ID:	209454  

    Attached Images Attached Images    
    Last edited by StefanM; 06-03-2011 at 06:35 PM.
    I collect, therefore I am.

    Nothing in science can explain how consciousness arose from matter.

  2. #12

    Default Re: Polish Army uniform and cap

    I believe I have got some few pages write up on the logistics unit in a magazine called Do Broni, if it can help out at all will photo it and post it

  3. #13
    ?

    Default Re: Polish Army uniform and cap

    All responses are greatly appreciated. On the basis of these I am assuming that since he was working on the German farm at the time of liberation, as opposed to being prisoner in a Stalag or whatever, he would have been given the US tunic at that point.

    Presumably there was some process of liberating these farm prisoners and they would have been given options as to where they went and what they did. In his particular case he chose to remain working for the German farmer. This obviously says something positive about his and his fellow prisoners' treatment by that particular farmer.

    Any references known for this process? My Googling hasn't borne fruit.

    Cheers
    Kingy

  4. #14

    Default Re: Polish Army uniform and cap

    Quote by Kingy View Post
    All responses are greatly appreciated. On the basis of these I am assuming that since he was working on the German farm at the time of liberation, as opposed to being prisoner in a Stalag or whatever, he would have been given the US tunic at that point.
    He may still have been wearing his Polish army uniform as many PoWs in forced labour did. Have attached photo of one such PoW in still in uniform and wearing 'P' patch.


    Quote by Kingy View Post
    Presumably there was some process of liberating these farm prisoners and they would have been given options as to where they went and what they did. In his particular case he chose to remain working for the German farmer. This obviously says something positive about his and his fellow prisoners' treatment by that particular farmer.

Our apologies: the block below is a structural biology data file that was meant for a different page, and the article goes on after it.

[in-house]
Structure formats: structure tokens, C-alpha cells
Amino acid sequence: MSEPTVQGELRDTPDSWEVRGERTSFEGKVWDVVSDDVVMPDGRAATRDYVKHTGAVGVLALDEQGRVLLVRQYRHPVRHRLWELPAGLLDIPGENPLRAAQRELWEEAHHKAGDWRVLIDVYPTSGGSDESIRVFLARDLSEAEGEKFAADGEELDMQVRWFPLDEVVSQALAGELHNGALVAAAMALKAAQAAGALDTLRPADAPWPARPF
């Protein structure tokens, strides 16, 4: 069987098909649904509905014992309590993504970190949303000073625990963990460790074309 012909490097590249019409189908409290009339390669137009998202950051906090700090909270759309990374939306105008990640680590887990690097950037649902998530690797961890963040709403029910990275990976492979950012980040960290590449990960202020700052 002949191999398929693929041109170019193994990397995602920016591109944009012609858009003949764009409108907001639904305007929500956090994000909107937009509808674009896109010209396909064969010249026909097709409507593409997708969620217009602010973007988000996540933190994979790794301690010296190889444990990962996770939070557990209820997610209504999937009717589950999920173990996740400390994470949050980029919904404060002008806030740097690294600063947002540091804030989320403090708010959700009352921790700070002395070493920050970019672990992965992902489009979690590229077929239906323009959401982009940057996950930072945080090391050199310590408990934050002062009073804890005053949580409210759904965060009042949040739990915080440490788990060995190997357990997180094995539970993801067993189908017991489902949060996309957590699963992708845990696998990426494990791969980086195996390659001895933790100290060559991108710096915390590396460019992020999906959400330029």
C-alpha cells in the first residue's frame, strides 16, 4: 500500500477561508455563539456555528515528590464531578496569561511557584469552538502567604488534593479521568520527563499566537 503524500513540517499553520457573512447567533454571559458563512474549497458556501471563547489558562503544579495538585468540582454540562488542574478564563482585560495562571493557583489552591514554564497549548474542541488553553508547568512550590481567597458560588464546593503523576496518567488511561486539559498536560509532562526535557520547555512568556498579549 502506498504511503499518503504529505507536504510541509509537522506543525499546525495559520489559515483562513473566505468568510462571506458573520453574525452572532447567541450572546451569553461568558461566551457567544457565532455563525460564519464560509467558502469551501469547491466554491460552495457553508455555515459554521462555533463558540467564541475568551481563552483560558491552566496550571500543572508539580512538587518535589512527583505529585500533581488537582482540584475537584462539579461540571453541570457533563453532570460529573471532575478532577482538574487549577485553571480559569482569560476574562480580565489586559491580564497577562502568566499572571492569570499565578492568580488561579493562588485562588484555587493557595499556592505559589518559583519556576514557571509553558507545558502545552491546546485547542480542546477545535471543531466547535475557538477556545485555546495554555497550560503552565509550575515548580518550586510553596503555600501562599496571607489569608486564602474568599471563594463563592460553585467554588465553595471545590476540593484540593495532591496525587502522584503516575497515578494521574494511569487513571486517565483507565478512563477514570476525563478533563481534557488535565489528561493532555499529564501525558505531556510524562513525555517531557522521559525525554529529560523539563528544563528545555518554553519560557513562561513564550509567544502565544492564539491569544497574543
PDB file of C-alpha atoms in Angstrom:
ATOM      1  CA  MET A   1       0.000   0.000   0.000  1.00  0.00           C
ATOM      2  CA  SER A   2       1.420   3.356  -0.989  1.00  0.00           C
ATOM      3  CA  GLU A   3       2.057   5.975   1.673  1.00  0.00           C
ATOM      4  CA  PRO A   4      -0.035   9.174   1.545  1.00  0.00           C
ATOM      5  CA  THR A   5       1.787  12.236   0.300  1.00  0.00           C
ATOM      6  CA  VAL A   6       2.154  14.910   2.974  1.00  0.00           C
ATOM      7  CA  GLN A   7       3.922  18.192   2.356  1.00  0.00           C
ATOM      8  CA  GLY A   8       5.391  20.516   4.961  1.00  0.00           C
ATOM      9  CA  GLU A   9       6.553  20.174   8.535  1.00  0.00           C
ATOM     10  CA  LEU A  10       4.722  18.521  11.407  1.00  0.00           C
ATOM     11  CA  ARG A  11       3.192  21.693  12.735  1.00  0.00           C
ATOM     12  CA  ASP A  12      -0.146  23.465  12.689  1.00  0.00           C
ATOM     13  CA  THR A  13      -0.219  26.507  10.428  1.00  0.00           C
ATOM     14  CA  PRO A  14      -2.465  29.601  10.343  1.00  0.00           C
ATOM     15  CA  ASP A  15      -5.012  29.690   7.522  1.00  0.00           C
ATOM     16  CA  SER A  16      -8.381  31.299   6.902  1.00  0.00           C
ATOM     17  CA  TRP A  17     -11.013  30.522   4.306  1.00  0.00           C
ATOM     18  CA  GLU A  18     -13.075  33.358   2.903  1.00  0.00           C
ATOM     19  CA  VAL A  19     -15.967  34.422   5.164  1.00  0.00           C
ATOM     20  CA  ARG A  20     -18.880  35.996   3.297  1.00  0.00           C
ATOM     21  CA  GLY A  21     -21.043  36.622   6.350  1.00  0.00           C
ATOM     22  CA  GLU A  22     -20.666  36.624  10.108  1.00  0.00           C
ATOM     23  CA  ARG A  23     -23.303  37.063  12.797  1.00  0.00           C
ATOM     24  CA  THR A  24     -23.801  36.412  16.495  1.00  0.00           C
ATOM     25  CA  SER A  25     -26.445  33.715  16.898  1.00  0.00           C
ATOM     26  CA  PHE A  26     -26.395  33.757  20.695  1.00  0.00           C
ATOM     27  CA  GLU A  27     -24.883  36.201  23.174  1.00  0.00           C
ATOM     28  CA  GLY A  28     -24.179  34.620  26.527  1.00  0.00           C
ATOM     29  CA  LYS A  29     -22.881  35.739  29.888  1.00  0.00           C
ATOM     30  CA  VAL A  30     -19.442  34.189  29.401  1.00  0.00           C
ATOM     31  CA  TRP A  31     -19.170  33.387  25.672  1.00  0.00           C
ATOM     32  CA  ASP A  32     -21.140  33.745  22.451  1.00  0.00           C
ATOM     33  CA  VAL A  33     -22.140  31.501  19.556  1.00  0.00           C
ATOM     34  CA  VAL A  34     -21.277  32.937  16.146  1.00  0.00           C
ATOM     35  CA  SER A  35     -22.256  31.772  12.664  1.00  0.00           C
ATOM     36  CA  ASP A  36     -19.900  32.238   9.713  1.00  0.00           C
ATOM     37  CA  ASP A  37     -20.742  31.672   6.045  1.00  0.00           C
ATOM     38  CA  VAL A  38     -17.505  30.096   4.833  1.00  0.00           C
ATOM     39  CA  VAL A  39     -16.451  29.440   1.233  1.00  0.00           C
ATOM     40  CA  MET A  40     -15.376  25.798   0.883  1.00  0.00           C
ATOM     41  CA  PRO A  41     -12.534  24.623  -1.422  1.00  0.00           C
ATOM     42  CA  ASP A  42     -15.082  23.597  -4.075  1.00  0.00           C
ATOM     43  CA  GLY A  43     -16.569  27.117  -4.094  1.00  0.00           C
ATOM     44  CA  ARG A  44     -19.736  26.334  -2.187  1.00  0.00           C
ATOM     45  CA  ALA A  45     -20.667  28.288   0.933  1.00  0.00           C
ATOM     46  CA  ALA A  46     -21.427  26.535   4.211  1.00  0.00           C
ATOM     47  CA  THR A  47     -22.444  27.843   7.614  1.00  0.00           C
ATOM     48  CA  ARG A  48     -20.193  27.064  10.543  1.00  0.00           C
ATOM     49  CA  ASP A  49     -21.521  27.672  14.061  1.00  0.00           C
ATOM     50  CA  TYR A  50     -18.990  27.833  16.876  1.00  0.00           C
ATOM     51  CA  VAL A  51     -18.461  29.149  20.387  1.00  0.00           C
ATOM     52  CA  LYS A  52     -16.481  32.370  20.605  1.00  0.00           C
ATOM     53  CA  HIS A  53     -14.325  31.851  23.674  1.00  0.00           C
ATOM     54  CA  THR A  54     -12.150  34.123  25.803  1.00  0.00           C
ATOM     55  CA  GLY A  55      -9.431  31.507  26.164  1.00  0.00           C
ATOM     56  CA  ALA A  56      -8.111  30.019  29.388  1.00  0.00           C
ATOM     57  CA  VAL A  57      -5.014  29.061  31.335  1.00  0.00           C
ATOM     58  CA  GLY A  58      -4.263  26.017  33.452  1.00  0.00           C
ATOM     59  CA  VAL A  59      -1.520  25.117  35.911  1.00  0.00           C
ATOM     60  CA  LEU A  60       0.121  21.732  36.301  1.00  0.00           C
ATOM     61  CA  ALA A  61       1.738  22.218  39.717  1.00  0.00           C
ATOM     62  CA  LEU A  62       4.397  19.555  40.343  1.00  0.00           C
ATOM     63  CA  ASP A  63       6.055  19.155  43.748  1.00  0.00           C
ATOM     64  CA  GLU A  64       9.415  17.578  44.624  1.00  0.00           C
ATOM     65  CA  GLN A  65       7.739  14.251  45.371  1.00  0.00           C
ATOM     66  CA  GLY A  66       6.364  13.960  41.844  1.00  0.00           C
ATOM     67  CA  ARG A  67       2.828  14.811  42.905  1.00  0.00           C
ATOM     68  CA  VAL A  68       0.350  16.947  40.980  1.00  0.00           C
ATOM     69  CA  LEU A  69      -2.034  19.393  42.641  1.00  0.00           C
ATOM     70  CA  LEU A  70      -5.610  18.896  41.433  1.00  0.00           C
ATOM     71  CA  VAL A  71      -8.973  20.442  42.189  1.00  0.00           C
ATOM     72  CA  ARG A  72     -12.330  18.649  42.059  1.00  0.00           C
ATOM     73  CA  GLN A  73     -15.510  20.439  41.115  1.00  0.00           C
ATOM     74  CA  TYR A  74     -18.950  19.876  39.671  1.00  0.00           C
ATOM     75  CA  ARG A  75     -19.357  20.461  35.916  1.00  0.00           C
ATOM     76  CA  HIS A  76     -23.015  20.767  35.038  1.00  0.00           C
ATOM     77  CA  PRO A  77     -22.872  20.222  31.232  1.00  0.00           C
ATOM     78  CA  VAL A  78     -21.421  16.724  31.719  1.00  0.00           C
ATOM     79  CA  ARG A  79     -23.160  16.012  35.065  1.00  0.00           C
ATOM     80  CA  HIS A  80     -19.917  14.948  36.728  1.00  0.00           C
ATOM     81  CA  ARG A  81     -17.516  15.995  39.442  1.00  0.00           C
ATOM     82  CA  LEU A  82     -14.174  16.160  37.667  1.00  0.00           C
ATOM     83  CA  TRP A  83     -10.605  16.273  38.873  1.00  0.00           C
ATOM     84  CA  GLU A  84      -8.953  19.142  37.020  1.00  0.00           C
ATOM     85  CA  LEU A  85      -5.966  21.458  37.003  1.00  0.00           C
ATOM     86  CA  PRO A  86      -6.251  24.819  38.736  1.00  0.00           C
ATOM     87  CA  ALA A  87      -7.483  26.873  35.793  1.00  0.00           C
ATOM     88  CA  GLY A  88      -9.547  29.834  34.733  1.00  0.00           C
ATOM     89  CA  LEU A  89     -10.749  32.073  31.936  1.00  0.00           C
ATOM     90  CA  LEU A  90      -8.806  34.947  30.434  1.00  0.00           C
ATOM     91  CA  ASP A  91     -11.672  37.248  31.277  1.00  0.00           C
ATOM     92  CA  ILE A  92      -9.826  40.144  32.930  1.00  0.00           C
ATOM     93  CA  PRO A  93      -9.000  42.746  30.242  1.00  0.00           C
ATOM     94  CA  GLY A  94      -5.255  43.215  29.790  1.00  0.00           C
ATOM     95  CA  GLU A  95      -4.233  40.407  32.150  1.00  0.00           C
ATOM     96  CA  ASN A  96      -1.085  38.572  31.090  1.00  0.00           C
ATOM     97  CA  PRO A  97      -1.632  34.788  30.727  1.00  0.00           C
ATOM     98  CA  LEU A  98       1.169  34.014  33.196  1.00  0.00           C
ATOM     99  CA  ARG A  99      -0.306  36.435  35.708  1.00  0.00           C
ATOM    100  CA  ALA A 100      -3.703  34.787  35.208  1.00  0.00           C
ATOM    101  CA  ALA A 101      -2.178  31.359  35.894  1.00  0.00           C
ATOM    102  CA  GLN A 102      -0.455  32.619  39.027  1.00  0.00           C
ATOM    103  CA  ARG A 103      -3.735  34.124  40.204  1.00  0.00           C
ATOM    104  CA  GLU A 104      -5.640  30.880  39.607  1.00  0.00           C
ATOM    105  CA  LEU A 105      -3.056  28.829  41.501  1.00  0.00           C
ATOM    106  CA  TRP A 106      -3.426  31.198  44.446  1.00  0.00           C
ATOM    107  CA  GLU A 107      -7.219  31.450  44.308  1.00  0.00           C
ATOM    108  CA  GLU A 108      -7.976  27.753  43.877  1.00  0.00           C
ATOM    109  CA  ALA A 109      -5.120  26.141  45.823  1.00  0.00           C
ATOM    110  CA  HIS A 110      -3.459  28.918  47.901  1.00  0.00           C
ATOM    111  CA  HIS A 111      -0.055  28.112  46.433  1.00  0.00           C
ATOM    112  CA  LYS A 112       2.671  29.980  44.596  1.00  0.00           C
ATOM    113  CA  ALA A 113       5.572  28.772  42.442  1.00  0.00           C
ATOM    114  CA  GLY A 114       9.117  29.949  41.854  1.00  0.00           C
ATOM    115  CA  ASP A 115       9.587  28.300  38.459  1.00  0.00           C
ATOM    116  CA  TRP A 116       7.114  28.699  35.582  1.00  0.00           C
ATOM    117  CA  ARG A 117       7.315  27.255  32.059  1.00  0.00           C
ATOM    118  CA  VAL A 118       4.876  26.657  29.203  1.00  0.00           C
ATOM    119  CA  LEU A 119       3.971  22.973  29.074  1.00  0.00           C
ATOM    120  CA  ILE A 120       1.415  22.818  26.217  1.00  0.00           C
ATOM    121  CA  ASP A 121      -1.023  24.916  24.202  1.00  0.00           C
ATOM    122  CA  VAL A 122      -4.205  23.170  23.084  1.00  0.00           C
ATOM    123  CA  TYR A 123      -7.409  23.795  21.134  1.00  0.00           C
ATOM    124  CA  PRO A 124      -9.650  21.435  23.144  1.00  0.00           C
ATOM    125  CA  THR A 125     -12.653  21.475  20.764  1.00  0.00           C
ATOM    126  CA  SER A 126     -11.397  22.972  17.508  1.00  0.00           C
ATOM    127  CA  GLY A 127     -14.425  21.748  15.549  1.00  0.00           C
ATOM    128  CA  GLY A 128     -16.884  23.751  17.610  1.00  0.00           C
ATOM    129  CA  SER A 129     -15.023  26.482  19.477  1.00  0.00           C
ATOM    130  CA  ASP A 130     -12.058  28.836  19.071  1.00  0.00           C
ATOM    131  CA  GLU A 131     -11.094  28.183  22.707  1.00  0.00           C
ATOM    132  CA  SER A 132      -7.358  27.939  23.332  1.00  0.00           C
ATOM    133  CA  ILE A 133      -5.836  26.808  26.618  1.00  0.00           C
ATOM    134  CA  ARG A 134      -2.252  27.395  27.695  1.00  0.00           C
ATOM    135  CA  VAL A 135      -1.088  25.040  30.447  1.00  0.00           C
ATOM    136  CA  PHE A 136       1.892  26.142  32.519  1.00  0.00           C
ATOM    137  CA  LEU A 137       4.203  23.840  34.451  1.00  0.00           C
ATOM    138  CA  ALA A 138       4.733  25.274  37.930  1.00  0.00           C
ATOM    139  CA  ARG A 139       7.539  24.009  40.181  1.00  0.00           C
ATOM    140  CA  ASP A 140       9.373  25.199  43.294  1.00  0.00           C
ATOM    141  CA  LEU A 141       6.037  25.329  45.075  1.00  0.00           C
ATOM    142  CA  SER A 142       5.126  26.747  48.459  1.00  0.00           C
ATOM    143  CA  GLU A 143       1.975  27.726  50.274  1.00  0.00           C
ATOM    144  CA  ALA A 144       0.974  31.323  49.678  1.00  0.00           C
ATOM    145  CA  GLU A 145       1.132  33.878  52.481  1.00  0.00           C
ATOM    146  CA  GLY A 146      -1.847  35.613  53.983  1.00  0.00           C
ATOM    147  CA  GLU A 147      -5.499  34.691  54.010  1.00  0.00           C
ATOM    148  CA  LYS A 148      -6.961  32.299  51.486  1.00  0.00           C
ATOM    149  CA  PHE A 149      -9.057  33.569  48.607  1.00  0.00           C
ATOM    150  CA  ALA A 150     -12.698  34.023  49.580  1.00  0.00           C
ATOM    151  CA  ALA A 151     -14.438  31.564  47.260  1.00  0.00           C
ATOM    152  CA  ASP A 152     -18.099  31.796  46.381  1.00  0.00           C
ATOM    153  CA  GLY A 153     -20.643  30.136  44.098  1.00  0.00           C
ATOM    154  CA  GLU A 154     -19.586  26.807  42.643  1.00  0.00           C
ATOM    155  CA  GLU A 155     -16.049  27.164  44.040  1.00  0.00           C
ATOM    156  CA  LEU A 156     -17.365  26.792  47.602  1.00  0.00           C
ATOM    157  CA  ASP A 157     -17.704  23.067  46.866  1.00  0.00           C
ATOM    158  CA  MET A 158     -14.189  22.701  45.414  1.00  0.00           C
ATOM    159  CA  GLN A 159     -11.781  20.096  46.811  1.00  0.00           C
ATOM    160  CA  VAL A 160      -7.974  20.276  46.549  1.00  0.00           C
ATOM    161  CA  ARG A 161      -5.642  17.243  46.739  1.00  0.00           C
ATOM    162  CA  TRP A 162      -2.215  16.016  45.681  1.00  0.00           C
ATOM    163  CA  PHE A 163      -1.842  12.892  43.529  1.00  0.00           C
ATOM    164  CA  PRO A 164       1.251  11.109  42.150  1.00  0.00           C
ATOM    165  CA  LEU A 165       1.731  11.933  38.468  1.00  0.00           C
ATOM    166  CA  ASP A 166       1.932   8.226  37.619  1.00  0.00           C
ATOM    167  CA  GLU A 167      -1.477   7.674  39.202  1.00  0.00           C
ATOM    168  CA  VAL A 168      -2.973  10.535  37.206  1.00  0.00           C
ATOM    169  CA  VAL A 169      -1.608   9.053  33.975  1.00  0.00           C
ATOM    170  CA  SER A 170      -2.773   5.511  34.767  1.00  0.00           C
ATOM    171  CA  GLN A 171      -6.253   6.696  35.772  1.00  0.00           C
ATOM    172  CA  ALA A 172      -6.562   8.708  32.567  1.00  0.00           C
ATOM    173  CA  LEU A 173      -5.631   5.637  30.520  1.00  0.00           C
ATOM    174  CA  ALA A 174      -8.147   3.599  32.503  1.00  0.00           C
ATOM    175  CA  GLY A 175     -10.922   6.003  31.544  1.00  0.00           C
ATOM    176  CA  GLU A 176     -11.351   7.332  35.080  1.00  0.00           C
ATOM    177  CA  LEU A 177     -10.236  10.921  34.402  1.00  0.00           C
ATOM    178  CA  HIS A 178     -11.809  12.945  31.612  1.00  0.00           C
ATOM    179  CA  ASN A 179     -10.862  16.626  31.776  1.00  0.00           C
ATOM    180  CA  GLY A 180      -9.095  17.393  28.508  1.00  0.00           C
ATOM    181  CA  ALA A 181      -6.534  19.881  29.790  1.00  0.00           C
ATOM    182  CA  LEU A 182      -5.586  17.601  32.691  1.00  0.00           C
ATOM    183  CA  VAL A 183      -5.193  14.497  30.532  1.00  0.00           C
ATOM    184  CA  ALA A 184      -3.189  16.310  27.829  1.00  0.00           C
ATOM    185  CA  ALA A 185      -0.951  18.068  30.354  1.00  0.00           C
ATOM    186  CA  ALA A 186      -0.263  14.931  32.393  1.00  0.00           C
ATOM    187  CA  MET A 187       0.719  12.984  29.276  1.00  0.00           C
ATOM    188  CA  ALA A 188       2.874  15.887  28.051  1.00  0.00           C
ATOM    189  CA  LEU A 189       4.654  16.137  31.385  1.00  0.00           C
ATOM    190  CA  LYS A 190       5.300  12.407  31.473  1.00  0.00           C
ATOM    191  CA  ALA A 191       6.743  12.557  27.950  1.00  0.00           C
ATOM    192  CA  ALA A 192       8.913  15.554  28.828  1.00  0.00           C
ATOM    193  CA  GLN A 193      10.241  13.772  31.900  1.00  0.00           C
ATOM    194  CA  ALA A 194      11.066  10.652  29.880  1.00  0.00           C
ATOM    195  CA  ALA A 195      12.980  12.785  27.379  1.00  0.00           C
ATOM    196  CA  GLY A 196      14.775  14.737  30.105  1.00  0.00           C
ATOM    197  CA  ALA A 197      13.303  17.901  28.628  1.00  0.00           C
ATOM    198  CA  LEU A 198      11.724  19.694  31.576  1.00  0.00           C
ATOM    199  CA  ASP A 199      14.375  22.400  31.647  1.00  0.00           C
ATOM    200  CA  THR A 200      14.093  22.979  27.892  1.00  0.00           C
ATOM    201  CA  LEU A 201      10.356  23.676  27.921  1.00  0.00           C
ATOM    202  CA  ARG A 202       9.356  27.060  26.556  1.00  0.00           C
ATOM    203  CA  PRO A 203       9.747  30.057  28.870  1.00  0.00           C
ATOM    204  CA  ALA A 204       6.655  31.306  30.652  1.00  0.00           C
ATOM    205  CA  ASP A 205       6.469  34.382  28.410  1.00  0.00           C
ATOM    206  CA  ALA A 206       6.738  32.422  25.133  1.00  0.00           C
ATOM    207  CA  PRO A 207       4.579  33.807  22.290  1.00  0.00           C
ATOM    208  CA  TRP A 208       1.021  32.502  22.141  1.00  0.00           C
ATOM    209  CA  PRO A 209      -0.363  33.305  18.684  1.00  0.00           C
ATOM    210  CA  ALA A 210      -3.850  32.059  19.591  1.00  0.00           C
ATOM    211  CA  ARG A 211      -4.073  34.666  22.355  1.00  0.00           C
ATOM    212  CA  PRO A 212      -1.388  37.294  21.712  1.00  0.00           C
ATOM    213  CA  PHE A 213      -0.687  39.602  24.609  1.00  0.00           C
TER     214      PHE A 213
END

Your father-in-law would have had to register with the Allied occupational forces as former PoW and most likely as a DP with UNRAA if he opted not to be repatriated back to Poland. I have attached such a registration document issued to the same person as in the photo. He was also a landarbeiter (farm-worker). Each occupying force had its own type of registration paperwork for its area of control. Once registered with US occupational forces (US army liberated the area in April 1945) he most likely was kitted out with his US uniform as he was a PoW rather than a civilian forced labourer.

    When did your father-in-law emigrate to Australia from Germany?
    Click to enlarge the picture Click to enlarge the picture Click image for larger version. 

Name:	registration_doc.jpg 
Views:	208 
Size:	111.4 KB 
ID:	209329   Click image for larger version. 

Name:	PoW_letterP.jpg 
Views:	372 
Size:	51.6 KB 
ID:	209330  

    I collect, therefore I am.

    Nothing in science can explain how consciousness arose from matter.

  5. #15
    ?

    Default Re: Polish Army uniform and cap

    Thanks for that Scorpion. Things are now becoming a bit clearer.
    He got tied up with a German Fraulein and had a baby in December 1946 (my wife). The family lived in the staff quarters on the farm at Hodingen before emigrating to Australia. He worked there till 1950 and they left Bremerhaven on the 18 May1950 on board the Dundalk Bay.
    We have been back to the farm a couple of times to see where they lived and met the farmer's family.
    I have some photos of my father-in-law working on the farm wearing the cap I posted previously.
    I also have a typed list of names of Polish prisoners which I can only assume were fellow prisoners on the farm. Let me know if these would be of any interest to you and I will post them.
    Thanks again
    Kingy

  6. #16

    Default Re: Polish Army uniform and cap

    I would imagine that your father-in-law still been registered as a Polish DP in 1950 but I don't know which UNRAA district Hodingen might have been to try and seek records.
    I would very much like to see some more photos and the list of names when you have time to post them... maybe they should be in the Polish Forced Workers thread?
    I collect, therefore I am.

    Nothing in science can explain how consciousness arose from matter.